A new swarm of earthquakes started yesterday at El Hierro, Canary Islands. So far, almost 200 tiny quakes (none above magnitude 3 so far) have occurred in a broad N-S oriented area beneath the NE part of the island at around 18 km depth.
A possible explanation includes a new magmatic intrusion at depth (magma accumulating at the lower crust-mantle boundary), Volcano Discovery reports.
Earthquakes at El Hierro recorded in last 3 days. Image credit: IGN
- Shaking, cracks and dangerous rockfalls from strong M 5.4 quake near El Hierro, Canary Islands (December 28, 2013)
"The triangular island of Hierro is the SW-most and least studied of the Canary Islands. The massive Hierro shield volcano is truncated by a large NW-facing escarpment formed as a result of gravitational collapse of El Golfo volcano about 130,000 years ago. The steep-sided 1500-m-high scarp towers above a low lava platform bordering 12-km-wide El Golfo Bay, and three other large submarine landslide deposits occur to the SW and SE. Three prominent rifts oriented NW, NE, and south at 120 degree angles form prominent topographic ridges.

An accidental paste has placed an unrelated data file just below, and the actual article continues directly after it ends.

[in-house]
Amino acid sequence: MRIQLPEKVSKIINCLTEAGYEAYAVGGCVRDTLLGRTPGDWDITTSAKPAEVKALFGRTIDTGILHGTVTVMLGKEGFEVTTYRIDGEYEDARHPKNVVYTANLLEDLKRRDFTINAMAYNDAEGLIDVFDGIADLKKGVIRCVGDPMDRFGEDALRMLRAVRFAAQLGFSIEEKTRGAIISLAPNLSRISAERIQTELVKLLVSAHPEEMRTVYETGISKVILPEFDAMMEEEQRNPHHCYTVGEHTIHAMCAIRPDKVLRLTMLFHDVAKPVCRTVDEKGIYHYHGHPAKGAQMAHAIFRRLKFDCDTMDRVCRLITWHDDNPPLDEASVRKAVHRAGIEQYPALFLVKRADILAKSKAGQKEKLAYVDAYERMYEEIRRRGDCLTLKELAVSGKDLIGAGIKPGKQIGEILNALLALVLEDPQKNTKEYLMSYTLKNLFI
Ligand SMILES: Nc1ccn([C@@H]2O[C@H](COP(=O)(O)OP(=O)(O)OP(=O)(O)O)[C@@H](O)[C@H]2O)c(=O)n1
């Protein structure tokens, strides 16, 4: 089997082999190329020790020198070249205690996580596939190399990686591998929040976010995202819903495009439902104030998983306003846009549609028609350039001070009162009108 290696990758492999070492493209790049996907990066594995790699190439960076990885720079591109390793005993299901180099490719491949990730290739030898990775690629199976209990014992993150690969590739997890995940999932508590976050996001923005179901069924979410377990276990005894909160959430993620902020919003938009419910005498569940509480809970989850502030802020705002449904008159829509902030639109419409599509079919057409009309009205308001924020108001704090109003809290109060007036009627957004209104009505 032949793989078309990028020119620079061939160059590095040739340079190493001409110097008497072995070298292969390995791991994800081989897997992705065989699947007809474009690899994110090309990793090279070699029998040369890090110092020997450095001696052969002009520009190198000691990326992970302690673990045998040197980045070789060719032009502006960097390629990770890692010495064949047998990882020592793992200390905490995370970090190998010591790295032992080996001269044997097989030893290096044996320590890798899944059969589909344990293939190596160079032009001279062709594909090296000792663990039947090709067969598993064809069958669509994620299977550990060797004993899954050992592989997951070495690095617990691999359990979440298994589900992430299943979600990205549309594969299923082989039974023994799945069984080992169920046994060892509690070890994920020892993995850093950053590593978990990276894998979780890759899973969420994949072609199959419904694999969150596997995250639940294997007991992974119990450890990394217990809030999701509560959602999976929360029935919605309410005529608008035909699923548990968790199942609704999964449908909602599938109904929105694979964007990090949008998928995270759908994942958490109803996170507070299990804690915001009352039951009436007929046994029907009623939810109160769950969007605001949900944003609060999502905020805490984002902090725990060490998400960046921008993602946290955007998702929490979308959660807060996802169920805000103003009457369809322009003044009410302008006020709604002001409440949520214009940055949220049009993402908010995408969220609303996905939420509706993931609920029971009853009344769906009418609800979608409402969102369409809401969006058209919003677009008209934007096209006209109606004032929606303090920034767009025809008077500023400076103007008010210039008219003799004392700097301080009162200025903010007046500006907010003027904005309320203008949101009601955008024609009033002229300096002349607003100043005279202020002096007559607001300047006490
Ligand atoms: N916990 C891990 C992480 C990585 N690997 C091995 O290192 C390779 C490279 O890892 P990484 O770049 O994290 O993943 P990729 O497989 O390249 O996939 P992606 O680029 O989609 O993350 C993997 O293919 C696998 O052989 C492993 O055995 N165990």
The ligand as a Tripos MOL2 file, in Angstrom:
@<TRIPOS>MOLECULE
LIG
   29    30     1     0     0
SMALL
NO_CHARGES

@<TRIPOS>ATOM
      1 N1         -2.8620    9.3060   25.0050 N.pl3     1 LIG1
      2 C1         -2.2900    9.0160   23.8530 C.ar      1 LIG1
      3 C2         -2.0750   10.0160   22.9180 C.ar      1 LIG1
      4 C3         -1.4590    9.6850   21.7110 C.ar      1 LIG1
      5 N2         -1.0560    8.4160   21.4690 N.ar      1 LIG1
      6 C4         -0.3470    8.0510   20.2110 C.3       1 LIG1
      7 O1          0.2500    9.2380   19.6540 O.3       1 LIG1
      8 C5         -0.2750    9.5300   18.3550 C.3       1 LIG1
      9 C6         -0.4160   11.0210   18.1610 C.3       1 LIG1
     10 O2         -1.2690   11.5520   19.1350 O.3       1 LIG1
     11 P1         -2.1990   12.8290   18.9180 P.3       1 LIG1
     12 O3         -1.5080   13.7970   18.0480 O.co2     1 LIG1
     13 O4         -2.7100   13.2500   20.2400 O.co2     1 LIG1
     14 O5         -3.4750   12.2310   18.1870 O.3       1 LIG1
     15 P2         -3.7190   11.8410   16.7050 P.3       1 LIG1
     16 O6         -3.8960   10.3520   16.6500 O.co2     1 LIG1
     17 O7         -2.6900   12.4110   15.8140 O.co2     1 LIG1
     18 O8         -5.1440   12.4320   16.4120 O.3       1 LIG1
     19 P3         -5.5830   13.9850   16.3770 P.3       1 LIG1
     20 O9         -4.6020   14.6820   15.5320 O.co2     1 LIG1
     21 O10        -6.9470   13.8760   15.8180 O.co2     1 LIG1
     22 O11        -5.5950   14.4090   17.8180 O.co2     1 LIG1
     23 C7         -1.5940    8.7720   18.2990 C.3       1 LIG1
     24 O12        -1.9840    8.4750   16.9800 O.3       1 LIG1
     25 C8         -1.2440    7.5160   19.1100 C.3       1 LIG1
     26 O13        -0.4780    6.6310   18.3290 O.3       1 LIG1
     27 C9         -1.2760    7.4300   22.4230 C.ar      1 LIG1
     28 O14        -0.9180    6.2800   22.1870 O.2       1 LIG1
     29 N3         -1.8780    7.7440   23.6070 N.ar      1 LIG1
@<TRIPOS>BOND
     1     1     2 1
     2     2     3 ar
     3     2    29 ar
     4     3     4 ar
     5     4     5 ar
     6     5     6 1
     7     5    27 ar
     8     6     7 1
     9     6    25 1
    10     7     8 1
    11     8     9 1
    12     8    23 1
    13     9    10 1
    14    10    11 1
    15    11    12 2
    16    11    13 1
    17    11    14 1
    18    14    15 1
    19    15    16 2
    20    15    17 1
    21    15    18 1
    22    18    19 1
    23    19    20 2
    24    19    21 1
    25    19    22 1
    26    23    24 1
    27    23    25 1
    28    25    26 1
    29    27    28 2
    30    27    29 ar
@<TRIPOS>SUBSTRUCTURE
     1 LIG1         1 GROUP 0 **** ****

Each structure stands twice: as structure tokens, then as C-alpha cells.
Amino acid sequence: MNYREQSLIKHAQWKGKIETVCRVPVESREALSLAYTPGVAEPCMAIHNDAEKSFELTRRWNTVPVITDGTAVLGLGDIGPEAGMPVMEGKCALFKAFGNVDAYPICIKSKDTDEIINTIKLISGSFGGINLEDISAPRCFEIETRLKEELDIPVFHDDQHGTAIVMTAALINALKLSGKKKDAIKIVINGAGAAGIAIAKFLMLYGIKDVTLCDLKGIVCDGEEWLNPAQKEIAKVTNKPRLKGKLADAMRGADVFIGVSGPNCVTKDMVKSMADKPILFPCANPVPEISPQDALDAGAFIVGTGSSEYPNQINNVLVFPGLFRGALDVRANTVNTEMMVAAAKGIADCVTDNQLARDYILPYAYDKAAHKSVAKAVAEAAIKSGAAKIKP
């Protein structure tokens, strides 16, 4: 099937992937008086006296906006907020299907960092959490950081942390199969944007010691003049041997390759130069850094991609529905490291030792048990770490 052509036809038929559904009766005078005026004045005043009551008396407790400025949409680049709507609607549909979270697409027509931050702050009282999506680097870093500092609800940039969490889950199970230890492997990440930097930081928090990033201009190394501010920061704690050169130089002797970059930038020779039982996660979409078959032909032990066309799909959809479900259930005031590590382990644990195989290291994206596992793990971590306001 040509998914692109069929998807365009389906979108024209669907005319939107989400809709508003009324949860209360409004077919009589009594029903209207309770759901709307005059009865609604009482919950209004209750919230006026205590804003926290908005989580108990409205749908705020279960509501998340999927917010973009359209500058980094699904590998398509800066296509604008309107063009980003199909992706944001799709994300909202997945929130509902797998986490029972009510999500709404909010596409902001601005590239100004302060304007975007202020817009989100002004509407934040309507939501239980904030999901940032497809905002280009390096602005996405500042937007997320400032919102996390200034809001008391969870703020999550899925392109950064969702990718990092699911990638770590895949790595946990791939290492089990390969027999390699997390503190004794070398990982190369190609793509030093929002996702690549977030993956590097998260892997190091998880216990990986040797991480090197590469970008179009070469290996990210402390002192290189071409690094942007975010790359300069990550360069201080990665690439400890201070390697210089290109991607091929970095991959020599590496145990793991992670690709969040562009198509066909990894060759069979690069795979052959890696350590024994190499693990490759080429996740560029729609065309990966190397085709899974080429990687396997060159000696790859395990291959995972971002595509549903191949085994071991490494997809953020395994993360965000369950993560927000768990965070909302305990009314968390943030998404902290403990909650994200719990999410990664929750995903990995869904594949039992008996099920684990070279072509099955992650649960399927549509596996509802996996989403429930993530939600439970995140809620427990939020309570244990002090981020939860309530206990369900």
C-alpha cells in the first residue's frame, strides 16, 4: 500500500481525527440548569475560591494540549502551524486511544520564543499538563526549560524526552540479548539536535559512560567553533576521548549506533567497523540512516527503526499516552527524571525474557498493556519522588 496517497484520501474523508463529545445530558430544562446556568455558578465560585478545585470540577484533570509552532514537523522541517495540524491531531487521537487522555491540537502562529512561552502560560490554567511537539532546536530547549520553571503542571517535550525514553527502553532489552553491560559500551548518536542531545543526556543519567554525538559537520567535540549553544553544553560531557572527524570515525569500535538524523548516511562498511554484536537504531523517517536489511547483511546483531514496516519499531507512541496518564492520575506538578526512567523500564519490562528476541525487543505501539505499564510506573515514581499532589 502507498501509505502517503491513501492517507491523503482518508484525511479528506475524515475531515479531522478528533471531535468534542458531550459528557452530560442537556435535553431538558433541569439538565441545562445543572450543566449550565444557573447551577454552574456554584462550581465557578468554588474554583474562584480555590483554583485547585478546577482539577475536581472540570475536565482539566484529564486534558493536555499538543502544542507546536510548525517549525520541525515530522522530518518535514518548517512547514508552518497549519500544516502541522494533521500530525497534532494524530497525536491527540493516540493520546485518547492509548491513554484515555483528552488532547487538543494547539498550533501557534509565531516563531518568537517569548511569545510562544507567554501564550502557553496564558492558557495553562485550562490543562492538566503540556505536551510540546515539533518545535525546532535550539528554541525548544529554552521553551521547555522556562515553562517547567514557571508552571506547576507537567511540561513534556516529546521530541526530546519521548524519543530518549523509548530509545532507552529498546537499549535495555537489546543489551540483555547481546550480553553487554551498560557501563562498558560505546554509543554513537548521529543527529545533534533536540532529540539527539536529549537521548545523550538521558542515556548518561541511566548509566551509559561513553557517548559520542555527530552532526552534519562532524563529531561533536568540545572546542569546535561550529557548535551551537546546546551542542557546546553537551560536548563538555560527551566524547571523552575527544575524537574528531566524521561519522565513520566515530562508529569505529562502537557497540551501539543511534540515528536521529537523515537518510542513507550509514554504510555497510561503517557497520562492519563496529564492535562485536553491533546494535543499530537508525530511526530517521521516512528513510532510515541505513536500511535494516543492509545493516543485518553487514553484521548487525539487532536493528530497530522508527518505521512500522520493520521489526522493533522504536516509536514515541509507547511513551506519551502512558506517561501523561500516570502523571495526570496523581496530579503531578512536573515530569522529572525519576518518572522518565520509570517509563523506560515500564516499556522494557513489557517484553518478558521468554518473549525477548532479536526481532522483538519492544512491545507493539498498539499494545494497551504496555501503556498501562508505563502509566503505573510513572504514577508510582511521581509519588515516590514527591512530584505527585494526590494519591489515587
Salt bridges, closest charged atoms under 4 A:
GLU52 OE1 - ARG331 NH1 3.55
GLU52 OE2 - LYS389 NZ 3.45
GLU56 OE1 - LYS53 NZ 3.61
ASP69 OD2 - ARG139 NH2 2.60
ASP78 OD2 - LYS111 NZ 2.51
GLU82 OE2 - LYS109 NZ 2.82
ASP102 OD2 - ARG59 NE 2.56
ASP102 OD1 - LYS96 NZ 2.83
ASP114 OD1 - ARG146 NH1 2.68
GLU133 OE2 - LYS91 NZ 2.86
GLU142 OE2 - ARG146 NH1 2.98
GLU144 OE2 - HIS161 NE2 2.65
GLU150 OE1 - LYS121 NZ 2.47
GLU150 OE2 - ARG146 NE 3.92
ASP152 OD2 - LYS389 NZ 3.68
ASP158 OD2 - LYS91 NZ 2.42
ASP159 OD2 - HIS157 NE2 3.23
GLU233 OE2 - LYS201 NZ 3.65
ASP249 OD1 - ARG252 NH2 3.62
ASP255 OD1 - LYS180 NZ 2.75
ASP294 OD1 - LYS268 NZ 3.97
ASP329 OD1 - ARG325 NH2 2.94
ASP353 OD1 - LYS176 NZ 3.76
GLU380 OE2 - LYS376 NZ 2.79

The subaerial portion of the volcano consists of flat-lying Quaternary basaltic and trachybasaltic lava flows and tuffs capped by numerous young cinder cones and lava flows. Holocene cones and flows are found both on the outer flanks and in the El Golfo depression. Hierro contains the greatest concentration of young vents in the Canary Islands. Uncertainty surrounds the report of an historical eruption in 1793." (GVP)
Featured image: GVP